"It, like the Hosty ruling, served as a wake-up call to college journalists and those who support them that we cannot sit back and presume the First Amendment is all we need to defend our press freedom," Goodman said. "And the more specific consequence was getting states like Illinois, California and Oregon to enact statutes explicitly limiting censorship on the college level and protecting student press freedom. I mean that's something that just wasn't in the conversation before Hosty."

In addition to the free expression laws enacted by California and Oregon, the Illinois legislature passed the College Campus Press Act, which declared any student media outlet at a public college a public forum and prohibits school officials from censoring the content of student publications.

Kincaid v. Gibson

Two Kentucky State University students sued the school in 1995 after Betty Gibson, the vice president for student affairs, confiscated the student yearbook, the Thorobred. According to court documents, Gibson felt the content of the yearbook was inappropriate and disagreed with including current events unrelated to the school in the book. She said the purple cover was unrelated to KSU because it did not represent the school colors and also objected to the theme of the book, "Destination Unknown."

Capri Coffer, who edited the yearbook, and Charles Kincaid, a student who paid a mandatory fee and felt he was entitled to his yearbook, argued that their First Amendment rights had been violated by Gibson's actions.

The U.S. district court ruled in favor of Kentucky State, citing Hazelwood on the basis that because the school did not establish the yearbook as a public forum, Gibson had the legal right to censor the yearbook.

However, the 6th U.S Circuit Court of Appeals reversed the decision, clearly stating that Hazelwood does not apply to college and university campuses.

"The university is a special place for purposes of First Amendment jurisprudence," the court said, differentiating the case from Hazelwood because it occurred on a college campus. The opinion stated that "chilling individual thought and expression is especially real in the university setting, where the state acts against a background and tradition of thought and experiment that is at the center of our intellectual and philosophic tradition."

The court also determined that the KSU yearbook was a public forum, citing the actual practice of producing the publication. "Student editors, not KSU officials, not the student publications adviser and not the Student Publications Board, determined the content of KSU's student yearbook," the court said.

According to Goodman, the ruling was a beneficial precedent for all student media.

"In this case, where they found, if you will, even a yearbook is entitled to strong First Amendment protection, that only makes the argument more strongly for other student media out there," Goodman said.

The Thorobred is no longer published at Kentucky State and was last printed in 1998, according to the Kentucky State University library database.

Dean v. Utica Community Schools

In 2002, Utica High School senior Katy Dean researched and wrote a story about Utica, Mich., residents Rey and Joanne Frances, who claimed that diesel exhaust from a district-owned school-bus garage near their home caused Rey's lung cancer.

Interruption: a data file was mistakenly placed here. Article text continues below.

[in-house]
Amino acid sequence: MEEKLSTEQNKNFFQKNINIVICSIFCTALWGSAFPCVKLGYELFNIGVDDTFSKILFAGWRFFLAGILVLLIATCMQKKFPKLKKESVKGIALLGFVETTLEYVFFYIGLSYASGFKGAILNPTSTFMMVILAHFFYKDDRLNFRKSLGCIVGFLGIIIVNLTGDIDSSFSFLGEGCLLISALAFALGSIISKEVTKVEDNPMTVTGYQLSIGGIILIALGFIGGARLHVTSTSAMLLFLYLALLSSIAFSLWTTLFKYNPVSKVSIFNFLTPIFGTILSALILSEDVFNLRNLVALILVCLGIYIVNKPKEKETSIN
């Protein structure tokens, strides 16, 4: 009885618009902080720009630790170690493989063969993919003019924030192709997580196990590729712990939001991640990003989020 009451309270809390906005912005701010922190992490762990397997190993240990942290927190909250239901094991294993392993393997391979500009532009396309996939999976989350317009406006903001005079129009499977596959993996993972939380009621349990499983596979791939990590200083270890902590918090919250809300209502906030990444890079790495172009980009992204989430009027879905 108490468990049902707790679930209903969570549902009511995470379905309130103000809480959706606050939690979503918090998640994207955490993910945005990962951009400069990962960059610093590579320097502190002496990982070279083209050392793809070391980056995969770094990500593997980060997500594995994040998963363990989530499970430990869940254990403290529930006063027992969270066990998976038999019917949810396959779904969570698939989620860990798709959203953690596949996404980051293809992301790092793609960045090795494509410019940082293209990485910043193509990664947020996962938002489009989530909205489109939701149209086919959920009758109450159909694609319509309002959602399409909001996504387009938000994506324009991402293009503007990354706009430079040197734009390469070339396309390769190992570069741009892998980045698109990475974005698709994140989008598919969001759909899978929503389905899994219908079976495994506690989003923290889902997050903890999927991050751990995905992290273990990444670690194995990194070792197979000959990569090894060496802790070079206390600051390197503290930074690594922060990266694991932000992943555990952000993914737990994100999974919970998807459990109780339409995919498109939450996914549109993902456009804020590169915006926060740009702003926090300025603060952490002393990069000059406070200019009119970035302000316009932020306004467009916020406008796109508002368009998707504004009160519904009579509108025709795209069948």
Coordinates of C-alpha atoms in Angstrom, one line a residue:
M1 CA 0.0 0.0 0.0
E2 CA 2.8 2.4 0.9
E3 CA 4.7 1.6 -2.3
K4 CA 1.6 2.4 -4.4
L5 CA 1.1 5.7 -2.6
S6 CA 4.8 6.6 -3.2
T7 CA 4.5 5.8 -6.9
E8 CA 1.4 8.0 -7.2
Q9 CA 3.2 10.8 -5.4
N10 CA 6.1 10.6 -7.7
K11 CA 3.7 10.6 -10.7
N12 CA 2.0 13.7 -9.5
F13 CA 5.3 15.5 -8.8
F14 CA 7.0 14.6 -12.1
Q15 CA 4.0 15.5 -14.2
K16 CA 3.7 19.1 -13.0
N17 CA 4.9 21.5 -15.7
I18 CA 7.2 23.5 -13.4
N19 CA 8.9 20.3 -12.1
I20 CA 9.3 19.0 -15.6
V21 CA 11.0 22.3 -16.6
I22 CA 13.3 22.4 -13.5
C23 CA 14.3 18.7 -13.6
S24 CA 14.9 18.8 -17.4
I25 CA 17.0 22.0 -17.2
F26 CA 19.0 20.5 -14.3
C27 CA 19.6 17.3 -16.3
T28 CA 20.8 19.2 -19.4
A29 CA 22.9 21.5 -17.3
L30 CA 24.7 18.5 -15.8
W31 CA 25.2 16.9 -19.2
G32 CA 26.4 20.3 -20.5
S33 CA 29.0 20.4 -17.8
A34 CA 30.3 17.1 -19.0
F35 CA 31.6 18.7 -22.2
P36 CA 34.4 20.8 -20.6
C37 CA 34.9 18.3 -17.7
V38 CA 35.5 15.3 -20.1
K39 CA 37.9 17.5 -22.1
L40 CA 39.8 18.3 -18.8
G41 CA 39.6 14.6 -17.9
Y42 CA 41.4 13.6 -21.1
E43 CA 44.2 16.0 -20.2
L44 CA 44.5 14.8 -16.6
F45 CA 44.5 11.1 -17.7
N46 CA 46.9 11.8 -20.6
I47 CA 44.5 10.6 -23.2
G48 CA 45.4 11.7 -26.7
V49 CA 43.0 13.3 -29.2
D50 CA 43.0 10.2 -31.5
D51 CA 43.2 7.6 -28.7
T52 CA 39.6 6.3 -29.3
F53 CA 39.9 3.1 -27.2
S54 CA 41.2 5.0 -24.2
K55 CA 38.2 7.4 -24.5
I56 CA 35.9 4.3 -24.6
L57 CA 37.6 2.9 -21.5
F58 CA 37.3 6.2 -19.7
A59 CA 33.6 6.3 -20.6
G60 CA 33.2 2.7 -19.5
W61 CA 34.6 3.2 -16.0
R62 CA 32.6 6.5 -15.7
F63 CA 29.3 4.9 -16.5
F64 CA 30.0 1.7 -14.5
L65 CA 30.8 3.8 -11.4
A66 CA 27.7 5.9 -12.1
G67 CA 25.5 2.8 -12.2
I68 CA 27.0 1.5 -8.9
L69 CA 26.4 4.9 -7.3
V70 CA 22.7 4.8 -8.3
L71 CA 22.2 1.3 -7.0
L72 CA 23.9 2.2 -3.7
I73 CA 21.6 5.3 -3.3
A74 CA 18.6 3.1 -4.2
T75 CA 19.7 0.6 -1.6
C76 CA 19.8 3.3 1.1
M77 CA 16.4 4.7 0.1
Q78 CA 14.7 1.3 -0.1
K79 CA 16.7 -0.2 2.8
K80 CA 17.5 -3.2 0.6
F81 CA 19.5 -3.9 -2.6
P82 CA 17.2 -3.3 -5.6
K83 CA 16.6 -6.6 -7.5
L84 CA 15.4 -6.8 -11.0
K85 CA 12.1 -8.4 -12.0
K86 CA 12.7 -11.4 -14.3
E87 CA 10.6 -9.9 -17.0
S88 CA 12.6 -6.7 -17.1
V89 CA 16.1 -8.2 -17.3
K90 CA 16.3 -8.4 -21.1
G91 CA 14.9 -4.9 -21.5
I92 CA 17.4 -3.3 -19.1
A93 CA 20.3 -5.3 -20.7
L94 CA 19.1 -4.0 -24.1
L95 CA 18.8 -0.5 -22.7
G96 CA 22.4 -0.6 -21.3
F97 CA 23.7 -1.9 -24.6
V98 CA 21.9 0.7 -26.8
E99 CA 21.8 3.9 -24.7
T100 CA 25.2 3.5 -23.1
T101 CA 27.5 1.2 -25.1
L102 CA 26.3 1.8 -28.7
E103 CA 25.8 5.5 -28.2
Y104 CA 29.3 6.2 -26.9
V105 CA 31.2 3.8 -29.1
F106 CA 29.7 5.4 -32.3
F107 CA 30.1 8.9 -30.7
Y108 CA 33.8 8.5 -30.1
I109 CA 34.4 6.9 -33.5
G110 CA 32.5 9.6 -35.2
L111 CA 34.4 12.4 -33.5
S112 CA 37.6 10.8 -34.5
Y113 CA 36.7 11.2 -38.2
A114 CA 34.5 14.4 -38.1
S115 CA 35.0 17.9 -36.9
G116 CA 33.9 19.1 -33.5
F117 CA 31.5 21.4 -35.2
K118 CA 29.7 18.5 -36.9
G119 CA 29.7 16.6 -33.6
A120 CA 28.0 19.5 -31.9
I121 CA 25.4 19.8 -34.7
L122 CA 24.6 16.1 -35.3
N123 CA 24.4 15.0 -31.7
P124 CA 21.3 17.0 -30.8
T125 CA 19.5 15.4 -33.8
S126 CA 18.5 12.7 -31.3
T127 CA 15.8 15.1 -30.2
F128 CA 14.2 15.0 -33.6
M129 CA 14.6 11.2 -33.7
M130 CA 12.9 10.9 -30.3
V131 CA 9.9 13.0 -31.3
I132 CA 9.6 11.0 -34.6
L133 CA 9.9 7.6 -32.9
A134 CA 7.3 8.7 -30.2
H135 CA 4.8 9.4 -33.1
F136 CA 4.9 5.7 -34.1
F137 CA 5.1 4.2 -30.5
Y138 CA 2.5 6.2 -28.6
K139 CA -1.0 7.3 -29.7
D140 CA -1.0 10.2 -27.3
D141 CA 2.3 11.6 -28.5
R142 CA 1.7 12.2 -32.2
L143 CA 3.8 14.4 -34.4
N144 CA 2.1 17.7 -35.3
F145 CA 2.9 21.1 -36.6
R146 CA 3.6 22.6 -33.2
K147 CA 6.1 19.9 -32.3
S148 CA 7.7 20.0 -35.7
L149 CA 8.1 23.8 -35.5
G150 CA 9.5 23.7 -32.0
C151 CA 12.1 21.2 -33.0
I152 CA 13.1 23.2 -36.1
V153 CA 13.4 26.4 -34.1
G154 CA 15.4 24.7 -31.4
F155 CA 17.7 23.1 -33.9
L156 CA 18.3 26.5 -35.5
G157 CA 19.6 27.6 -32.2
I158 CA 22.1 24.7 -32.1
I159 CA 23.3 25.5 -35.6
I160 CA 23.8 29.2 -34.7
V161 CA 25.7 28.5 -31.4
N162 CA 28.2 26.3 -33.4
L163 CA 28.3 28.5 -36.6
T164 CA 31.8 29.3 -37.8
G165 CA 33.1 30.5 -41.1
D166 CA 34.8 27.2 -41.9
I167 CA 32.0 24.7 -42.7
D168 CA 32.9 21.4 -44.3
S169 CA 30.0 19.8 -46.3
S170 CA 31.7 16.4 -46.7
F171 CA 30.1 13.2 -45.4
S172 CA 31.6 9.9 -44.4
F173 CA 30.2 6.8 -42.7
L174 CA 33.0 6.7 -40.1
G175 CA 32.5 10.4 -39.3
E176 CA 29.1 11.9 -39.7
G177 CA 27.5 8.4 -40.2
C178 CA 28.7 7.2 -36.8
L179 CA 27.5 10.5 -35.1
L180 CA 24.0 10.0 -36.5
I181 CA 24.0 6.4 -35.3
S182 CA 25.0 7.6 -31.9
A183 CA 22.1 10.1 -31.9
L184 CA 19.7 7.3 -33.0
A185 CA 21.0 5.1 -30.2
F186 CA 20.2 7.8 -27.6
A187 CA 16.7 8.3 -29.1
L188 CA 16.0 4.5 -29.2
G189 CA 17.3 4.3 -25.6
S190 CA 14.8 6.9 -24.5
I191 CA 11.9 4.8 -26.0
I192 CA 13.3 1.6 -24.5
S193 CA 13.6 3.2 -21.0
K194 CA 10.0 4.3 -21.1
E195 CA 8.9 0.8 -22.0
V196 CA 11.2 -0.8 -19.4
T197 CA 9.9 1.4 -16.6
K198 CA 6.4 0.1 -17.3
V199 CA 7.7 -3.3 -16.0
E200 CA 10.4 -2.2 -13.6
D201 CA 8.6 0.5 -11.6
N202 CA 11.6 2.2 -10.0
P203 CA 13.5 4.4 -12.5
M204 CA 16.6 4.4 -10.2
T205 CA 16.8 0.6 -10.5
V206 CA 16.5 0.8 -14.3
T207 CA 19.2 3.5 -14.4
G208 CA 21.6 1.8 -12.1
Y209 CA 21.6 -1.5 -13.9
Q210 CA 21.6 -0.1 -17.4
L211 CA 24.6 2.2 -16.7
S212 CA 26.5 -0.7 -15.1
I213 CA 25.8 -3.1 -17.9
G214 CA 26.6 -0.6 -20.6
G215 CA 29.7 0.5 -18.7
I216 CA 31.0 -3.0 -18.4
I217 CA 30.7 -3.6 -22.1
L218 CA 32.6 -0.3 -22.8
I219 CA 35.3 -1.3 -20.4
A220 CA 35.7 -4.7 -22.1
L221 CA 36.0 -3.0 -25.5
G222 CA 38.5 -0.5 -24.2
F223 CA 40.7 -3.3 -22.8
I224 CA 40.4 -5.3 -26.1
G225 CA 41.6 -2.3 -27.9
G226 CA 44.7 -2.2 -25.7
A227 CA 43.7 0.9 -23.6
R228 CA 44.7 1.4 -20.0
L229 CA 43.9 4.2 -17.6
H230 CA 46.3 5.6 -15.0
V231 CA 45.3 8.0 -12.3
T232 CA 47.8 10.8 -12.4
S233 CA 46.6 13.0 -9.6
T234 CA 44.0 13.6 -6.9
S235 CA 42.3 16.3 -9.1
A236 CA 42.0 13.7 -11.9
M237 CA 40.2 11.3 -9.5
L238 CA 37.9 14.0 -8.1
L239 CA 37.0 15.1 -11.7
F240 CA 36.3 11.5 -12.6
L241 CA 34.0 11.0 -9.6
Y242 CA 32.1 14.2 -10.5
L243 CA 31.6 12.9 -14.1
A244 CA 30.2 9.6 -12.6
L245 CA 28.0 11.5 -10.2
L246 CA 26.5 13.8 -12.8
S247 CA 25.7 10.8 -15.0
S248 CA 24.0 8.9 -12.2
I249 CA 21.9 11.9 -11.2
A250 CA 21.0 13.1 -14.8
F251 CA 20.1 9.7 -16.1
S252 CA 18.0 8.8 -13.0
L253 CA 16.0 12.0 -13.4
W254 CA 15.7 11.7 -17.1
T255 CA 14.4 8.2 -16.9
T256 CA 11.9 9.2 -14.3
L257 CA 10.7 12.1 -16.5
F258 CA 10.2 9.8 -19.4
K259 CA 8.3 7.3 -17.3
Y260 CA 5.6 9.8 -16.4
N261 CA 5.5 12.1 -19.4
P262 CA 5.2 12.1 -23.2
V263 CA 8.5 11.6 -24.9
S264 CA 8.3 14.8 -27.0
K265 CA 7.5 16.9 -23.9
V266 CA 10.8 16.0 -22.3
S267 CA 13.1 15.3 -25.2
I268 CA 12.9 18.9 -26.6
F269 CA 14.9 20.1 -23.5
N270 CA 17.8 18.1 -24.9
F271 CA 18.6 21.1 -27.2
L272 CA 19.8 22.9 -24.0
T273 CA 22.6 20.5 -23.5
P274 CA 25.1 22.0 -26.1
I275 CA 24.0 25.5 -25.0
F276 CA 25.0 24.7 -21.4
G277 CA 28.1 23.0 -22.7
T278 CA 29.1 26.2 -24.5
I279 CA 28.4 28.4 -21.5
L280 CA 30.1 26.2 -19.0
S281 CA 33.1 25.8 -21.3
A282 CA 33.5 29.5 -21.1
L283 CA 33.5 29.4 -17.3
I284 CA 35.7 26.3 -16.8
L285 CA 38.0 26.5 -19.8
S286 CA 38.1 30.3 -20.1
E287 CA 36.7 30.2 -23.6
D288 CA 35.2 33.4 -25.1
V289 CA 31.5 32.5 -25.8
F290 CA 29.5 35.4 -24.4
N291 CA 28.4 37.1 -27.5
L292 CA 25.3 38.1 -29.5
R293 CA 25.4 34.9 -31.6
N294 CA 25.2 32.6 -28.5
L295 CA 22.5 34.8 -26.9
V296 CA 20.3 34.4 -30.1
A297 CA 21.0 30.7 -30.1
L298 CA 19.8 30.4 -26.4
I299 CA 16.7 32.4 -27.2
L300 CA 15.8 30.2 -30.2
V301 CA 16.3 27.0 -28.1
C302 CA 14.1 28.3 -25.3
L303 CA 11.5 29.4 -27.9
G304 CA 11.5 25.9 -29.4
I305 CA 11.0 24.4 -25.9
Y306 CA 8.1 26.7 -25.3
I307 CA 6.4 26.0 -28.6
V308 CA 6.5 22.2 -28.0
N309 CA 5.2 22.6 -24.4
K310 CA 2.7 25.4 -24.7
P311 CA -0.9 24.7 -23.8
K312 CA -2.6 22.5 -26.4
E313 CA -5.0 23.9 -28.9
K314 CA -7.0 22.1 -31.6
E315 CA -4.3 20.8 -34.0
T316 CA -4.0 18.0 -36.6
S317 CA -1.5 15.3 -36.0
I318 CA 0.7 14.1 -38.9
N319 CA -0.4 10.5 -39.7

The superintendent claimed Dean's article lacked research and pulled it from the Arrow, the student newspaper. Dean filed suit against the district, claiming her First Amendment rights were violated.

A U.S. district court found that the school district illegally censored her story. Student journalists "must be allowed to publish viewpoints contrary to those of state authorities without intervention or censorship by the authorities themselves," the court said. Significantly, the court went on to say that, even under the Hazelwood standard, school officials'

unwillingness to accept criticism was not a lawful basis to kill the story: "Even if the Arrow is a non-public forum, [school officials'] suppression of Dean's article was unreasonable."

Currently, the Utica Community School District has no policy in place regarding the Arrow or any student publications.

According to Mike Horan, former editor-in-chief of the Arrow, prior review is not a policy at Utica and the students typically have control of the publication, except for a few instances.

One example Horan described was a privacy issue regarding bathroom doors being removed from the boy's bathrooms because bomb threats were being written on them.

"There was a privacy issue and one of our students wanted to write about how he felt it wasn't fair," Horan said. "Our principal was kind of leery because it was making the school look bad, but eventually after we talked to them, it did end up happening, and it did run."

Horan said the same student faced adversity when writing a column about starting a gay and lesbian pride group at the school, but the column eventually was published.

"The students put the paper together," Horan said.

"Anything that we wanted to run ... she (the principal) would back us 100 percent. ... She wanted the best for the paper."

Arrow adviser Stacy Smale said the principal meets with the staff in a press conference style monthly so they can openly ask questions and get comments for stories.

"The administration has always been very supportive," Smale said. "I've certainly never had any cases of prior review or of them asking to see something before it was printed. It's a very student-run publication."

Goodman said that although Dean only applies in one jurisdiction, it reaffirmed the provisions of the First Amendment.

"It was reassurance that Hazelwood wasn't the death knell that some attempted to portray it as, that quality student journalism could still be protected by the First Amendment," Goodman said. "I think what the Dean case did was give the ability for students and others to stop censor-prone administrators in their tracks by saying 'you don't have a blank check when it comes to censorship. The First Amendment still creates limitations on what you can do.'"

reports, Spring 2009